"The majority of black girls who have been suspended got kicked out for being loud, even if they weren’t being disrespectful," saidMorris, co-founder of the National Black Women’s Justice Institute, based in Oakland, Calif. ”It’s cultural for black girls to speak up, and they are going to fight back if something is wrong.”
Once they’ve gotten stuck in a troubled pattern, many black girls simply drop out of school.
Just 60 percent of black females graduate high school in four years, the National Women’s Law Centerreports, compared to 78 percent of white females.
Data show the steep price that veering off course at school costs later in life. A black woman who has graduated from high school has an income that is 48 percent higher—almost $7,000—than a black female dropout, according to the National Women’s Law Center. Black women with a bachelor’s degree will earn almost three times more than those who have dropped out of high school.
Four Syrian refugee girls in that category can be found here in Salahiyet al-Abed, an area on the outskirts of Amman, playing in a shadeless street, chatting and singing songs in a breezy stairwell. They are among the three-quarters of the 150,000 Syrian school-aged children in Jordan who are unable to attend school.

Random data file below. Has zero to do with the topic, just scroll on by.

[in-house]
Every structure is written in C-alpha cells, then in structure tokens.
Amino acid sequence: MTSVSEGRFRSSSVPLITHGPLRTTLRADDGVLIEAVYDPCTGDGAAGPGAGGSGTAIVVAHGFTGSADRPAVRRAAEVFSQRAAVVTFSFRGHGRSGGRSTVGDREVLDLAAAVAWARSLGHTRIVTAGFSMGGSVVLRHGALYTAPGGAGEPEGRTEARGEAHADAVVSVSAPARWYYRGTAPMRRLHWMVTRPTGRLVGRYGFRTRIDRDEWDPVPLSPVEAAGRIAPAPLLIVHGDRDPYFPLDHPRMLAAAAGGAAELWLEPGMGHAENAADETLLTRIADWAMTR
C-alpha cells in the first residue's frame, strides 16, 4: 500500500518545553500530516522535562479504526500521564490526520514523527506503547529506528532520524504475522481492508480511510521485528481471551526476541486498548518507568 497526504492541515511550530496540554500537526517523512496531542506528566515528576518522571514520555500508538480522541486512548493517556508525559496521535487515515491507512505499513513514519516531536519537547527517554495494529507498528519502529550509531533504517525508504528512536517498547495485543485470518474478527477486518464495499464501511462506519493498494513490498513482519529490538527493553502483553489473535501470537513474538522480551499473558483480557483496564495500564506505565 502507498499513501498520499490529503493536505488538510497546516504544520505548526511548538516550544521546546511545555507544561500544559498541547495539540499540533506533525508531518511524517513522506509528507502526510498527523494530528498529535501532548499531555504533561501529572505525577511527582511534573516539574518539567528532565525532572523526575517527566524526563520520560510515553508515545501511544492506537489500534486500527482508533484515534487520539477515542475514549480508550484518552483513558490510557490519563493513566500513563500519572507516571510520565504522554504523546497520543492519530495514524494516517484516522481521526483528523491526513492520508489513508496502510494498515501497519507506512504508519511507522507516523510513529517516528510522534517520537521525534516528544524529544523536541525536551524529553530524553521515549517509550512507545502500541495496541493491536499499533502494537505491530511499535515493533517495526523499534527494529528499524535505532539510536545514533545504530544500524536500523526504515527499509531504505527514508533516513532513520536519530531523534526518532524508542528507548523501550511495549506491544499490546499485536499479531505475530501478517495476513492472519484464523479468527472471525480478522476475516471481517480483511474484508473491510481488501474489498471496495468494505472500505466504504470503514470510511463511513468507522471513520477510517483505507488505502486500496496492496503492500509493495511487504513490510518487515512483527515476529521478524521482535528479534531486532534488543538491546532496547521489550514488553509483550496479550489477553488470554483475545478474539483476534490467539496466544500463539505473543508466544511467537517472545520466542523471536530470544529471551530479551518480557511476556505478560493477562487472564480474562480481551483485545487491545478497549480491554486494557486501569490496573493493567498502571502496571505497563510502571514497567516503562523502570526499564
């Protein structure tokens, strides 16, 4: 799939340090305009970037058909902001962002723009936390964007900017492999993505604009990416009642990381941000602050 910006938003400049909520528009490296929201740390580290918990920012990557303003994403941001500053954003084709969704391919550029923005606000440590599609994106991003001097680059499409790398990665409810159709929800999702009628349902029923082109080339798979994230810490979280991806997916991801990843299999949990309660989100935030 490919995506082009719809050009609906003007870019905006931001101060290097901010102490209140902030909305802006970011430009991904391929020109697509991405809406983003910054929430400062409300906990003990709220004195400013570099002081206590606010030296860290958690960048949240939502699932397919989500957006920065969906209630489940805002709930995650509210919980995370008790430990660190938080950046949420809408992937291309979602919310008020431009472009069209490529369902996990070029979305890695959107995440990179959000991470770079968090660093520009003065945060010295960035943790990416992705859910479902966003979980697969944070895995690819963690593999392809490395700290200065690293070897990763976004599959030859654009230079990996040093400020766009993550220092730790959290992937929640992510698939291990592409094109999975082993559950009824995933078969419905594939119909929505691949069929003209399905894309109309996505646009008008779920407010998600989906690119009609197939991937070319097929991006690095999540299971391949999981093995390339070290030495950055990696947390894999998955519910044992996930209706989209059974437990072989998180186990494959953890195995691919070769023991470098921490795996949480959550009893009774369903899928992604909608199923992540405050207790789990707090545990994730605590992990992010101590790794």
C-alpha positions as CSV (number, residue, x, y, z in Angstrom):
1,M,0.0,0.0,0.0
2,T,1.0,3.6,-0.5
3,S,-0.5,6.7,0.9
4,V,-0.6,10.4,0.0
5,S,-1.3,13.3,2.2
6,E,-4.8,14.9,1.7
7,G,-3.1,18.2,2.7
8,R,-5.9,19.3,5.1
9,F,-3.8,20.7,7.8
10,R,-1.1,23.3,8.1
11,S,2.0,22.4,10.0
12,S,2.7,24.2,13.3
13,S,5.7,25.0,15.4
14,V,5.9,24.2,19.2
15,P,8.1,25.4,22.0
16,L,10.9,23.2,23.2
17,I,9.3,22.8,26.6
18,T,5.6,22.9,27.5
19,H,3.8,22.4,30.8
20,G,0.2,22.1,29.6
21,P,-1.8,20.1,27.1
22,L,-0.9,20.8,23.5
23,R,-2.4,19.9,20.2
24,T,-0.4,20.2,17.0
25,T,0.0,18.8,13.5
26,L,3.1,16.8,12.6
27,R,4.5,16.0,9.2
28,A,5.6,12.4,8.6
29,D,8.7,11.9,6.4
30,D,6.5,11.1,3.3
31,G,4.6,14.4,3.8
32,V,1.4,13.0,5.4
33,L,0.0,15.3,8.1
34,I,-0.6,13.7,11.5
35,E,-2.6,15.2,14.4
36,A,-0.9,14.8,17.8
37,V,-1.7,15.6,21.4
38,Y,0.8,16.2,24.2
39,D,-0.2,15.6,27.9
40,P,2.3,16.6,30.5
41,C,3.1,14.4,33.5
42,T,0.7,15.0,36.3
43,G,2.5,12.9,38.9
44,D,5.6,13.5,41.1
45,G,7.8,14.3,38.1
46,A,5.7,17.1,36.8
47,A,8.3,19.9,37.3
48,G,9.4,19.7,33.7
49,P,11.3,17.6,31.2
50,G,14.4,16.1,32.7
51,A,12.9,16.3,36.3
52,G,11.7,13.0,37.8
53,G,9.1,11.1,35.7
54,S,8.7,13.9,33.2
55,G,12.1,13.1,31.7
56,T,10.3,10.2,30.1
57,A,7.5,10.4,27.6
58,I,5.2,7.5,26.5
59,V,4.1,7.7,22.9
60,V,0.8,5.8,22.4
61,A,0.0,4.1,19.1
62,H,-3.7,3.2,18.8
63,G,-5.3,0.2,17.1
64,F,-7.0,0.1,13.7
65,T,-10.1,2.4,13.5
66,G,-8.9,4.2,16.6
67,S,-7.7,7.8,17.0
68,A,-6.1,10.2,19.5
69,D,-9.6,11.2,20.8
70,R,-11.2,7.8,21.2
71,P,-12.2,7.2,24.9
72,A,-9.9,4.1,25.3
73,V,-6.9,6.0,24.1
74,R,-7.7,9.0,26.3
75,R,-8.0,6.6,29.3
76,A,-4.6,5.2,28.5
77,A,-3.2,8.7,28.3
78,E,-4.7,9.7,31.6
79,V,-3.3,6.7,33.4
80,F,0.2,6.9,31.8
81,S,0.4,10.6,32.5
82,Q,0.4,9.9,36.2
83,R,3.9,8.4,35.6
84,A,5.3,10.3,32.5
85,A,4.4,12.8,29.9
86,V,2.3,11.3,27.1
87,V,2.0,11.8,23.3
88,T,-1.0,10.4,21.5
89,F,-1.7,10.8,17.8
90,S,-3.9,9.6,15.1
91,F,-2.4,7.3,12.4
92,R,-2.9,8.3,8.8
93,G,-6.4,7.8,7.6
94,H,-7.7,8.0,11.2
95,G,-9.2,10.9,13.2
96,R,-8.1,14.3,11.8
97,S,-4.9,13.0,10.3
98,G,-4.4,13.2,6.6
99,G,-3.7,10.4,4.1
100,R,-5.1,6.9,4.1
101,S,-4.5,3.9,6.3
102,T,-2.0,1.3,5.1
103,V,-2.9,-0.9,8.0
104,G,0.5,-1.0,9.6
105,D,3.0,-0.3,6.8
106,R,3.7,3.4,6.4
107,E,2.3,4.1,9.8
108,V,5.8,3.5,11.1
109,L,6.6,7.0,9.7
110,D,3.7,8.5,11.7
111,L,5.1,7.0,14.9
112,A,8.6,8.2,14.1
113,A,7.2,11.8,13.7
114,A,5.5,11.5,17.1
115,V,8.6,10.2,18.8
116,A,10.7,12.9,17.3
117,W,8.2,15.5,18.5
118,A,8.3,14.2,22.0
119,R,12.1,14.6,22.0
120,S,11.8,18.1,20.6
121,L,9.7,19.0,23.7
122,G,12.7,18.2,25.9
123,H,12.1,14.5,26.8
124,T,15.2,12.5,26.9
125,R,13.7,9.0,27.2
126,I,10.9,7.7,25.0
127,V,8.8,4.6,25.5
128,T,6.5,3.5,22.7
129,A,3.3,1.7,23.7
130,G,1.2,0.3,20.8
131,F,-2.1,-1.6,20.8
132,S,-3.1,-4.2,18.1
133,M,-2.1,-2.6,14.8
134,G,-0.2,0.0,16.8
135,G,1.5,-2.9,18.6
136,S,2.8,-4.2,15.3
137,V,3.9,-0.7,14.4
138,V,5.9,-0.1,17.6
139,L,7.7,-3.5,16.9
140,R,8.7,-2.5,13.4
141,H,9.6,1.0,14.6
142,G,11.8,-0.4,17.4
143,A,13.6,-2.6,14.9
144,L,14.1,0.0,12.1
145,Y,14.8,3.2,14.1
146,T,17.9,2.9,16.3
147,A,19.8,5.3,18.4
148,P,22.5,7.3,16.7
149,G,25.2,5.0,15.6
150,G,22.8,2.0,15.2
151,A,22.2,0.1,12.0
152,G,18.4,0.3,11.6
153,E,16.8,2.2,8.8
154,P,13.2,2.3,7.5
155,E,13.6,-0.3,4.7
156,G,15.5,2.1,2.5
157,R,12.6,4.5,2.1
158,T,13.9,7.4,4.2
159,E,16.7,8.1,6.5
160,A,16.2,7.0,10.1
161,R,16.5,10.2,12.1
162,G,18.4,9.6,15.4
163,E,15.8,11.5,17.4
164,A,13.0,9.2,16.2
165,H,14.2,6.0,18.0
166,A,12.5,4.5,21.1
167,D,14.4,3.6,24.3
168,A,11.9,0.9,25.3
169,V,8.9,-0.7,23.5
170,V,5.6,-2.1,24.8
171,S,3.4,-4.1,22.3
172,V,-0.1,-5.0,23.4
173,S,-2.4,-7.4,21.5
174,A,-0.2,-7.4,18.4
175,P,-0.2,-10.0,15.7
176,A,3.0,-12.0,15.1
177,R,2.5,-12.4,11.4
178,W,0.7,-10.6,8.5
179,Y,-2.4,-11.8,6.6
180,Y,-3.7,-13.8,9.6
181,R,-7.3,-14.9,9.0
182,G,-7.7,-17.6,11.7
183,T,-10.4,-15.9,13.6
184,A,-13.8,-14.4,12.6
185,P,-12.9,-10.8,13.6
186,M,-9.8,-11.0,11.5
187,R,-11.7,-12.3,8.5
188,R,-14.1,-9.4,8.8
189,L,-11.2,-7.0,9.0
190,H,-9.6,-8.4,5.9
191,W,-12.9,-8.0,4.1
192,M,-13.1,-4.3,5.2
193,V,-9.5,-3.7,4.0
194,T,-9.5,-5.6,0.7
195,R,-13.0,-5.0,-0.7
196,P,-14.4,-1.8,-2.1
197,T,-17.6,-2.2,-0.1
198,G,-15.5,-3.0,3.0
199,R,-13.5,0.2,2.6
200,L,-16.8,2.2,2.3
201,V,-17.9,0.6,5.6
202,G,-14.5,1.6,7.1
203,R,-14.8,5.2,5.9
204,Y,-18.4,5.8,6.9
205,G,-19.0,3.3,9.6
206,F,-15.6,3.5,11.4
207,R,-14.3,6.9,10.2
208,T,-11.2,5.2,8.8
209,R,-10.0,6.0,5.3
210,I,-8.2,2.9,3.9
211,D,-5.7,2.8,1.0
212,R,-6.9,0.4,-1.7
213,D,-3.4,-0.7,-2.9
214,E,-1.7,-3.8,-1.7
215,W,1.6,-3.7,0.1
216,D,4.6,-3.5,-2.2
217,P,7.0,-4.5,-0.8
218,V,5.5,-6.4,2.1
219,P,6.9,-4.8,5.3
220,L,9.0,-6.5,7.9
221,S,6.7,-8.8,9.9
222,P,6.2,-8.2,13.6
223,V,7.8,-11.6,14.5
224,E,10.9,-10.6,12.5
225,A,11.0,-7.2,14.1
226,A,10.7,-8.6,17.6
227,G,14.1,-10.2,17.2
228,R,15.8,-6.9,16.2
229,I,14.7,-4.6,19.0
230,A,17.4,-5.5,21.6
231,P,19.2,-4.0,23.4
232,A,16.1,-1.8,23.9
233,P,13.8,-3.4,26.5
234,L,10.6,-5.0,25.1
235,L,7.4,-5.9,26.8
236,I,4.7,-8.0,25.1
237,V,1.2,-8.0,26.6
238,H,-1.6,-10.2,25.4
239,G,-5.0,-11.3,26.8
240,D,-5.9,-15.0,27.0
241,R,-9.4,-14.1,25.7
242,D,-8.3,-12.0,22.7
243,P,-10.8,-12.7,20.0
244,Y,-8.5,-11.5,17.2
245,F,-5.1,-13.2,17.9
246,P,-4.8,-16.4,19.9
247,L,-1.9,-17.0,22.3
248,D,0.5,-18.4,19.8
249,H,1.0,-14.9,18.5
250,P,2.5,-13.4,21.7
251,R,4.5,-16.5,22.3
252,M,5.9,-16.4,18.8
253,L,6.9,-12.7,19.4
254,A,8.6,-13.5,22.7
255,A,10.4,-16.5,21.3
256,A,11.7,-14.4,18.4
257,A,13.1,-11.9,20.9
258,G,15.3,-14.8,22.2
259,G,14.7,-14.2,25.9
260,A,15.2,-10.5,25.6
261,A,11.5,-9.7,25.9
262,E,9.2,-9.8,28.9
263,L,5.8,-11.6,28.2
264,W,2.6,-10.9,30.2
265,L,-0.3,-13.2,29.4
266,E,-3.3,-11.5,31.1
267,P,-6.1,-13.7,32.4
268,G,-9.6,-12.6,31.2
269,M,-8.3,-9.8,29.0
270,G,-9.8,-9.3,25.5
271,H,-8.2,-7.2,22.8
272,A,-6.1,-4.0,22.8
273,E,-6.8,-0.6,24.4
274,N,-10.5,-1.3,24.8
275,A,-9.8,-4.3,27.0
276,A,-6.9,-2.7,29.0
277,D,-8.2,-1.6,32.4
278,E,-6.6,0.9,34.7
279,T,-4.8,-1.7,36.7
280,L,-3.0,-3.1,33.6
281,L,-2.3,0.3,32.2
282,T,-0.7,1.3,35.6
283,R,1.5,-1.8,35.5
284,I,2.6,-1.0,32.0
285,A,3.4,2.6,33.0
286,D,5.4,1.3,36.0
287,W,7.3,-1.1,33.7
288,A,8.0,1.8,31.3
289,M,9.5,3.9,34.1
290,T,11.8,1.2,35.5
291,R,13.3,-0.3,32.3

This Arabic song, sung by a young Syrian refugee named Gufran, now living in in Jordan, was dedicated to people killed in the war in Syria. This is a translation of the lyrics.
Balsamo describes the DOCC as a "feminist rethinking" of the Massive Open Online Course, or the MOOC, model of online curricula.
The budding DOCC network aims to engender a set of digital practices among women and girls by encouraging them to become more active participants in the creation of a global archive.
"From a feminist perspective, we think of technology differently than just as objects or applications," said Balsamo. “Technology from a feminist perspective is social, cultural, technical objects or arrangements.”
A sex-saturated culture has made it more confusing than ever for female teens, launching them into sexual orbit before they’re ready, says Jeannie Norris in this excerpt from “Parenting Great Girls.” She gives remedial tips.
On average, the more education a woman obtains, the older she is when she gives birth. According to 2011 data, almost half (48%) of women with less than a high school diploma who gave birth in the prior year were younger than 25; for high school graduates, this number is 43%. Among women with some college, just 29% who gave birth in the prior year were younger than 25, and for women with a bachelor’s degree, this share is only 3%. At the other end of the age spectrum, new mothers with a bachelor’s degree are about twice as likely as all other new mothers to be ages 35 or older—31% are, compared with 13% of women with a high school diploma or less, and 16% of women with some college.
Currently, the American Civil Liberties Union (ACLU) is suing public school districts in Wisconsin, Texas,California and New Jersey, claiming that these schools “violate federal and state law by forcing students into a single-sex environment, relying on harmful gender stereotypes and depriving students of equal educational opportunities merely because of their sex.”